From cult to Austin, Lauren Hough is her own witness in 'Leaving Isn't the Hardest Thing'
Lauren Hough was up until 3 a.m. watching Twitter on Monday night. By morning, it would be publication day for the Austin author’s acid-witted debut book, “Leaving Isn’t the Hardest Thing,” which meant that a lot of things she used not to talk about would soon be on bookstore shelves across the country.
“I don't know, it's wild. You write this (expletive) — it's hard to imagine anyone reading it, or you’d stop writing," Hough says. “And now everyone out there is telling me about it. It's just a very strange feeling.”
You might know Hough from Twitter — more than 66,000 followers strong — or from her viral 2018 essay for Huffington Post, titled “I Was A Cable Guy. I Saw The Worst Of America.” In her new collection of essays, which includes that story, she recounts a whirlwind life. Born in Berlin, she grew up as a global nomad in the infamous Children of God cult, where sexual abuse was common in houses packed with children. She also spent some time living with her grandma, "Amarillo's sole liberal," in the Panhandle. Hough, who is a lesbian, later joined the Air Force in the era of “Don’t Ask, Don’t Tell" and faced harassment and death threats.
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Life took her to Washington, D.C., where she became a bouncer at a gay nightclub. Also along the way: a period of homelessness, a harrowing stay in jail, a service call to Dick Cheney’s house, friendship with actress Cate Blanchett (who helps narrate the audiobook of Hough’s memoir) and reconnecting with others who grew up in the same cult.
We talked to Hough the morning “Leaving Isn’t the Hardest Thing” was released. This conversation has been edited for length and clarity.
American-Statesman: Hey, first of all, happy publish day. I feel like you should be popping Lone Stars or something instead of talking to me.
Lauren Hough: I should be! It’s the (expletive) pandemic. Pub day is kind of the same. We might sneak out to a Barnes and Noble later and see if we can see the book.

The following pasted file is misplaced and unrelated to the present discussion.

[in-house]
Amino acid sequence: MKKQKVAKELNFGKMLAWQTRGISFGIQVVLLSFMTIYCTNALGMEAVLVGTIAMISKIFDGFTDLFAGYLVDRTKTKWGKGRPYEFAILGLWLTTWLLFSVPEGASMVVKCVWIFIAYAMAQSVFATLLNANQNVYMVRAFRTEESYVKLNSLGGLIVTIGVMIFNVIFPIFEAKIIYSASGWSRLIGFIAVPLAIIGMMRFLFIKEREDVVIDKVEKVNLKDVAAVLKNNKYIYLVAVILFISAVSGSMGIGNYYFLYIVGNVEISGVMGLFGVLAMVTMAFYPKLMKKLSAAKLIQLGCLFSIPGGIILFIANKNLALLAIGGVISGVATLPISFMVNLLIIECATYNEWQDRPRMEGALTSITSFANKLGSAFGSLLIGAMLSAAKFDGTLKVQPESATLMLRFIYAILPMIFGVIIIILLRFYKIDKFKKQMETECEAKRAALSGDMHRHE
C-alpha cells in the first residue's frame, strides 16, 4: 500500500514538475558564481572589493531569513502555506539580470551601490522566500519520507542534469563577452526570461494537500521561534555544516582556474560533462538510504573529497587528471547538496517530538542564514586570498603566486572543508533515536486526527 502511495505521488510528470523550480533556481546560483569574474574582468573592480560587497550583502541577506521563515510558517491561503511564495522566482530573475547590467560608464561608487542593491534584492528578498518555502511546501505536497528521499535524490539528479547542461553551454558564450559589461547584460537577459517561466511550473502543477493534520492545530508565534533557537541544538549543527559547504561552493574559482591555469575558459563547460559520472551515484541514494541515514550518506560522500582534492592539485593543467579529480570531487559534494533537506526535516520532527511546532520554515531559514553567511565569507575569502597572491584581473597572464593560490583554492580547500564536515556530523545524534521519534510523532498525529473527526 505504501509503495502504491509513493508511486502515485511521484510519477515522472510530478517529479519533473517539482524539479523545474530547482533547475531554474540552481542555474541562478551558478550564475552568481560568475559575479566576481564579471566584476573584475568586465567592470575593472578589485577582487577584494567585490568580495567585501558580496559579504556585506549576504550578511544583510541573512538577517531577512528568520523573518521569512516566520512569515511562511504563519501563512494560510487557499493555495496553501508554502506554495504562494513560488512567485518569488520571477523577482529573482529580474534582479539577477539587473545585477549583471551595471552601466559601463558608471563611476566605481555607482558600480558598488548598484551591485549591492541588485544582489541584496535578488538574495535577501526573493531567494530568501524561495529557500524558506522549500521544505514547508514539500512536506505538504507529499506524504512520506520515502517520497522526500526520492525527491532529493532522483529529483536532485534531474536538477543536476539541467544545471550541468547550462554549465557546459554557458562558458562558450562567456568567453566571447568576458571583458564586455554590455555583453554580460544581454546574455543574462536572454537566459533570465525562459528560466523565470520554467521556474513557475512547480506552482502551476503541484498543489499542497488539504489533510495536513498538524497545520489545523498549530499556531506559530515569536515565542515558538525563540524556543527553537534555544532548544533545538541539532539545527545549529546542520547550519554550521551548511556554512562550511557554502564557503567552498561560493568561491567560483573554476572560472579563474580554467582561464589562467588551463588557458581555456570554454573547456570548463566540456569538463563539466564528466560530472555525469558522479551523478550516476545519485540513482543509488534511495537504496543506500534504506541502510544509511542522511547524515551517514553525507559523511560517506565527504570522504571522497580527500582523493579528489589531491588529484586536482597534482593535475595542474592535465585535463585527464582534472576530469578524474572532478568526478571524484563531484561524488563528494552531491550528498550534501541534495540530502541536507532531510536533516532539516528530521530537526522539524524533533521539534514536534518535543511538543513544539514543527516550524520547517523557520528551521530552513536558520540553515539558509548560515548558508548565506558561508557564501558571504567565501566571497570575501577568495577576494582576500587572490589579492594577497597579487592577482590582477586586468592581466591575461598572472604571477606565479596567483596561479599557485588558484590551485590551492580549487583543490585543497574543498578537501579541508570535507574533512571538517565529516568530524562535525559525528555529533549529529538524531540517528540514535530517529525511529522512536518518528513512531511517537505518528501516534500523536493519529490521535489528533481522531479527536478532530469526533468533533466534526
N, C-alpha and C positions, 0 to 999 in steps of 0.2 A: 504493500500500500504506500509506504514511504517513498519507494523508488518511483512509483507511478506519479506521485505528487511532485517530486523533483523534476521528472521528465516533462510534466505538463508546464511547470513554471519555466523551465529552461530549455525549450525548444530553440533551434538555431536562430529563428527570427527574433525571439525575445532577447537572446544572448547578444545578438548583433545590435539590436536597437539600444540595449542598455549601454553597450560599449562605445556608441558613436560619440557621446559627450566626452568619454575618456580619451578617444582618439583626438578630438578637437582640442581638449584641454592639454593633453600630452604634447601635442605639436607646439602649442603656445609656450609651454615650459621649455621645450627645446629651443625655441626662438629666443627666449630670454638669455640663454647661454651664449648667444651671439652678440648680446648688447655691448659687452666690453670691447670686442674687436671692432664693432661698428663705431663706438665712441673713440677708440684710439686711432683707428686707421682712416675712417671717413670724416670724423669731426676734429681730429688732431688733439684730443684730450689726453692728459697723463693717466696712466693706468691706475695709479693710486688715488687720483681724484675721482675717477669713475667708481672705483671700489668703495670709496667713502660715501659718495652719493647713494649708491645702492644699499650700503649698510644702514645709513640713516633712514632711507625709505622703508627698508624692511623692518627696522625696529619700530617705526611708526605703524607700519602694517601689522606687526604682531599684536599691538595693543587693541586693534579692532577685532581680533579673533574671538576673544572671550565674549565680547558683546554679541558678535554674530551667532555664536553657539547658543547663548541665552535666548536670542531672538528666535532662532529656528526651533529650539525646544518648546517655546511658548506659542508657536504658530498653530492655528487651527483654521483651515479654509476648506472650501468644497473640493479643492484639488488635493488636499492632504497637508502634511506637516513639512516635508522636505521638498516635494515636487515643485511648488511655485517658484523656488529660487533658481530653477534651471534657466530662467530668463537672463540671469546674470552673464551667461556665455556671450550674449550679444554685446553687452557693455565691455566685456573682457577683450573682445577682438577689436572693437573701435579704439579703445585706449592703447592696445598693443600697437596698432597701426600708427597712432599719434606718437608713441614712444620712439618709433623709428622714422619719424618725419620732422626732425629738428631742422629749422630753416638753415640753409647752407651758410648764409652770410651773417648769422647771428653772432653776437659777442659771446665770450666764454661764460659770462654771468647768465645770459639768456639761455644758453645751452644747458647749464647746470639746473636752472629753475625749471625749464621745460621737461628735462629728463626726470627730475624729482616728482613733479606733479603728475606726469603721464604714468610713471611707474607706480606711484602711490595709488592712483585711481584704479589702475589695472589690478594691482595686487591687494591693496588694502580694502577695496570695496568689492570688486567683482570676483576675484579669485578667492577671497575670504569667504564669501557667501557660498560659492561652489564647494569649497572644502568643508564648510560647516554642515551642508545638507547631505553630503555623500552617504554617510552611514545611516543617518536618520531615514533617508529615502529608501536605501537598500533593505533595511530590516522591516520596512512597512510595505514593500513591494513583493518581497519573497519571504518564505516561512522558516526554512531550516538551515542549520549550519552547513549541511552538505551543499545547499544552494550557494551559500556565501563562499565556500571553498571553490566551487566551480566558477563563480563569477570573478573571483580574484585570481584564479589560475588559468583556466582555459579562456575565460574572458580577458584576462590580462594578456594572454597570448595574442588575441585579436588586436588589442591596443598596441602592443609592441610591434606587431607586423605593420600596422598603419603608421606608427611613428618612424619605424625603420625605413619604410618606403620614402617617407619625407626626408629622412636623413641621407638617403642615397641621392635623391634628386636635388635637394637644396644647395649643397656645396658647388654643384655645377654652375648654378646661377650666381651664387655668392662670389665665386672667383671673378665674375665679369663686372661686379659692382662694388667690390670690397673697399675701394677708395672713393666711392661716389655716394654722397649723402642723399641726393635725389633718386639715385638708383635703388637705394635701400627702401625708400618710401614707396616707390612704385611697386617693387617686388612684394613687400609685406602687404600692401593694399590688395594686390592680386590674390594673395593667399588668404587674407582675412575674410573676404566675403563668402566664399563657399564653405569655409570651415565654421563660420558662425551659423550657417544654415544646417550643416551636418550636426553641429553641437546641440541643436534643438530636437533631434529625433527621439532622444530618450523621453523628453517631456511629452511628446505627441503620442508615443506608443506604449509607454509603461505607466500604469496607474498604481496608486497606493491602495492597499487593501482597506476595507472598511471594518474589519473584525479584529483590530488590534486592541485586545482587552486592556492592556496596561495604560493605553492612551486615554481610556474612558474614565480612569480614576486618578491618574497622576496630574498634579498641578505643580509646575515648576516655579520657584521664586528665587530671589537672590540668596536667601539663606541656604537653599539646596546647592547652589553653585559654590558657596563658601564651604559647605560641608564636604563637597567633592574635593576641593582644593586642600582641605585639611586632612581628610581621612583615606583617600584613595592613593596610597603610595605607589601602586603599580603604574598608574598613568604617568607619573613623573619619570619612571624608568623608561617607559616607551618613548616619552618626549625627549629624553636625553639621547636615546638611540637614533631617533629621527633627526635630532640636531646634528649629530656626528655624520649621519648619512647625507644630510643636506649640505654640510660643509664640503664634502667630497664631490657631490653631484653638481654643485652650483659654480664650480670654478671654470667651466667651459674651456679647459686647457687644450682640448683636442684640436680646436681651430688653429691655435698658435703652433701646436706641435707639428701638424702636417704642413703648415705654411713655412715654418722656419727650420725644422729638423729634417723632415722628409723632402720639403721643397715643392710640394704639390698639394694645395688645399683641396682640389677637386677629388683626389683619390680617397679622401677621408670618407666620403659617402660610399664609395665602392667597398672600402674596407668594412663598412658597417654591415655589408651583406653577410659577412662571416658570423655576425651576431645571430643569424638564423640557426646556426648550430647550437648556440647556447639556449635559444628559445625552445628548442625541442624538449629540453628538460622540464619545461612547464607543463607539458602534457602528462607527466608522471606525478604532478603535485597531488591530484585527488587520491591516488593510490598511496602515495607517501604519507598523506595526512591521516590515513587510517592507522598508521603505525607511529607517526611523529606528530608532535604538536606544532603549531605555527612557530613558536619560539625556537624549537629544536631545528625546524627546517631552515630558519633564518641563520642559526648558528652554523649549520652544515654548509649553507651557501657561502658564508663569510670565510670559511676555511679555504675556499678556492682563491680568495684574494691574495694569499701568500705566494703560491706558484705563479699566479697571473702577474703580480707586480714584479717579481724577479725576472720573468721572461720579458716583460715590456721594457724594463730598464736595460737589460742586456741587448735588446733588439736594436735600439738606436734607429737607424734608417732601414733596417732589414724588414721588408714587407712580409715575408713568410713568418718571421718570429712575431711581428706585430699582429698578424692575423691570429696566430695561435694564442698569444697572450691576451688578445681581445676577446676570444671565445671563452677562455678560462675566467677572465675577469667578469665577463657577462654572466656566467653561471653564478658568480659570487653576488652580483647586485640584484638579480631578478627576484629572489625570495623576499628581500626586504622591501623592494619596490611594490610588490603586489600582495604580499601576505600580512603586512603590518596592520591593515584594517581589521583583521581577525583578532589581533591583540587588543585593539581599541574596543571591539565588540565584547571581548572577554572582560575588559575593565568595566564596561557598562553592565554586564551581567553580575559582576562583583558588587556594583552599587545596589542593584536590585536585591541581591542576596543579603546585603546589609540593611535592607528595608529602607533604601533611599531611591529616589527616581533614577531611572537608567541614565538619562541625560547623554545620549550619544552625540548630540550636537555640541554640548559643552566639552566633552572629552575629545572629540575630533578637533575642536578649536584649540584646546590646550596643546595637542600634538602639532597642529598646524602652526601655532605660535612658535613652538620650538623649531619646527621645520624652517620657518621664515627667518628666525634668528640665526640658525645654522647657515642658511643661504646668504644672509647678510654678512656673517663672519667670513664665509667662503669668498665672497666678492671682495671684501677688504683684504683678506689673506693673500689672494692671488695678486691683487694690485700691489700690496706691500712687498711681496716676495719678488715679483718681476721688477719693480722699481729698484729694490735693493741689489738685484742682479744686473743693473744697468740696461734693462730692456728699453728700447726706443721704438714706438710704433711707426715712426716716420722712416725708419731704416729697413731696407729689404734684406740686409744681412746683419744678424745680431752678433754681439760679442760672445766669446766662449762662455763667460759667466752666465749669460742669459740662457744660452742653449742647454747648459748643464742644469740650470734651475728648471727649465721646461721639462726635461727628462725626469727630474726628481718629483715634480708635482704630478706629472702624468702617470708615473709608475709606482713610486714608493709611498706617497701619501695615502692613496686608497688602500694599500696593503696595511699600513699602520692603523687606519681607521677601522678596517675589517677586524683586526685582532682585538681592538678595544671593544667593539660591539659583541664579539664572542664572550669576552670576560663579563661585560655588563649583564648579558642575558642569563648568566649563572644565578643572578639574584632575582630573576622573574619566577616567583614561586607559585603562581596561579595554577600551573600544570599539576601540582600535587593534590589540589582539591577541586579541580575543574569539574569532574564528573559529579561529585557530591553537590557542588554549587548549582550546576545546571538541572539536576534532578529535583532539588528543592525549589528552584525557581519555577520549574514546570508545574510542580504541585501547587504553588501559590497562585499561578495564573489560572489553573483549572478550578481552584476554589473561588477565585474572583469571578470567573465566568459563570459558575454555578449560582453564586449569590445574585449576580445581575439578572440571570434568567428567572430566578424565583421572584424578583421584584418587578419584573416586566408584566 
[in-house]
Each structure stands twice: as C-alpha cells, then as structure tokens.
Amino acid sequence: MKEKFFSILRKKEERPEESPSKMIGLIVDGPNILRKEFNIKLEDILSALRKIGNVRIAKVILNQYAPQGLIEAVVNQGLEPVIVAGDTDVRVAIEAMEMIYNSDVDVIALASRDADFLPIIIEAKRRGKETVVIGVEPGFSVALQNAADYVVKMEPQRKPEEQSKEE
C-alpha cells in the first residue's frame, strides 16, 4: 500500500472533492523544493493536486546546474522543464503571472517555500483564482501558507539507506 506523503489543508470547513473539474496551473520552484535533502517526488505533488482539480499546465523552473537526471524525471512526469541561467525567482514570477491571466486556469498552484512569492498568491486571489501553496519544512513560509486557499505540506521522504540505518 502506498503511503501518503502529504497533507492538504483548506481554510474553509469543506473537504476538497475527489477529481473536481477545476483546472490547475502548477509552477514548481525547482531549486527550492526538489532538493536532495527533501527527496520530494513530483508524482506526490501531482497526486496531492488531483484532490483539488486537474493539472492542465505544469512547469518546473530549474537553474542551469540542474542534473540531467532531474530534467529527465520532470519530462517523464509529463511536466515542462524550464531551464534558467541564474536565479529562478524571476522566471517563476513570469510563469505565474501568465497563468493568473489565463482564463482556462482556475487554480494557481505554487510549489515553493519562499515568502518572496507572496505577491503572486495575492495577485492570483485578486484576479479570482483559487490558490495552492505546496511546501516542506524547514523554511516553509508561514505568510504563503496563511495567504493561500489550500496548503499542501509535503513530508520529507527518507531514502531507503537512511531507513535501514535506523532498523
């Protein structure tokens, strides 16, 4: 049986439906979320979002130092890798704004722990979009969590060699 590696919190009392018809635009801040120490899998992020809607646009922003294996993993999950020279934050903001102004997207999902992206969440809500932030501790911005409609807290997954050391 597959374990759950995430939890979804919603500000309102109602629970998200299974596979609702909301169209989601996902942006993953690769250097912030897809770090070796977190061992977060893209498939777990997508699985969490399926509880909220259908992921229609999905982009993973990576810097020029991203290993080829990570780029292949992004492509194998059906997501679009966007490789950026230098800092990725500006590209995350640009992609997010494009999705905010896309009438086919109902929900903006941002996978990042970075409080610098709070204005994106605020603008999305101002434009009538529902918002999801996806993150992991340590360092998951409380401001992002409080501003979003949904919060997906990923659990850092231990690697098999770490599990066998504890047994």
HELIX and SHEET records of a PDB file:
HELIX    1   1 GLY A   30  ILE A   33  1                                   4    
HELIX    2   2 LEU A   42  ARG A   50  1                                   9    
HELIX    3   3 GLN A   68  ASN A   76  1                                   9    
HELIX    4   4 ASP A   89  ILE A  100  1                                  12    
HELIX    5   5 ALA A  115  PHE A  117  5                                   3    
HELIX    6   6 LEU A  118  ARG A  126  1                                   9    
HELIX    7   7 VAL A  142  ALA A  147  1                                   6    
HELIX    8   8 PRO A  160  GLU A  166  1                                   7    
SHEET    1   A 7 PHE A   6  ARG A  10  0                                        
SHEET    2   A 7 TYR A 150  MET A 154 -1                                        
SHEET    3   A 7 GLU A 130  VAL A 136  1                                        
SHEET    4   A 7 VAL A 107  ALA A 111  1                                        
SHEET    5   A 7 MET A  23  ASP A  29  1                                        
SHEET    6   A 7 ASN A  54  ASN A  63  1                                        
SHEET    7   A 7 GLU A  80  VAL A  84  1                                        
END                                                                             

How are you feeling about publication?
Pretty good. I think I ran out of all the really gross emotions last week, when I was doing that fun waves thing where you have every possible feeling and then no feelings and cycling through them every 10 minutes. Spent a lot of time hiding under a blanket watching “Schitt’s Creek,” but it's medicinal.
What brought you to Austin?
In a way, it feels a little bit to me like Berlin. If you went to high school in Amarillo, Austin’s sort of the mecca where you're gonna get to go and be yourself. It's an exciting city you want to go to and live.
Nobody fits in in Austin, and everybody fits in in Austin. It's just sort of the haven for all the hippies, weirdos and freaks, if you fall in any one of those categories. Hopefully you can avoid some of the tech bros.
You have a lot of killer lines in this book. One is later on, where you say how significant it is to find "a witness to your life.” When you're writing a memoir, I imagine that it’s an act of relation in some ways. Do you hope that your book can provide that sort of recognition for people?
I hope so. Maybe that's why we write books in the first place, because we're always trying to connect. That would be the best thing to come of it. Some kid out there reads it and recognizes something about themselves and doesn’t feel so alone.
I want to be like very sensitive and not draw any direct comparisons, because everyone's experiences are their own, but I grew up a repressed gay boy in the evangelical church in Texas. So a lot of what you wrote in the book — again, while not the same experiences — lit up my brain with some similar ideas about these big religious structures. Have you found that you can make those broad connections with people that are from a different background but had a common vibrational frequency drilled into their head as a kid?
Absolutely. I mean, they, they raised us to be so (expletive) ashamed of ourselves, of our paths, of every aspect of our lives. When we finally start talking about it — that's one of the things that shame did to us, is keep us so isolated from being able to talk to one another, to be able to share your experience, to be able to gain some understanding from someone else's experience.
I thought, and I think we all do in a way, that our own paths are so specific, and no one will ever understand. And it turns out, when you start talking, it's like coming out of the closet. Suddenly, there's this whole community available to you. That shame keeps you from joining the community.
You write a lot about how the environment you were raised in kept you separate from the world, which was seen as this extant thing — us vs. them. Do you ever catch yourself with some old frame of mind from a long time ago that’s not useful to you anymore? Like, “Why did that pop up?”
Yeah, they still happen. I mean, they've planted these landmines in us, and we trip it at the weirdest, least helpful times. Especially in relationships, and just the way we have been taught to communicate with one another. You can go to a whole lot of therapy, and then (it’s often like), “There's another landmine.”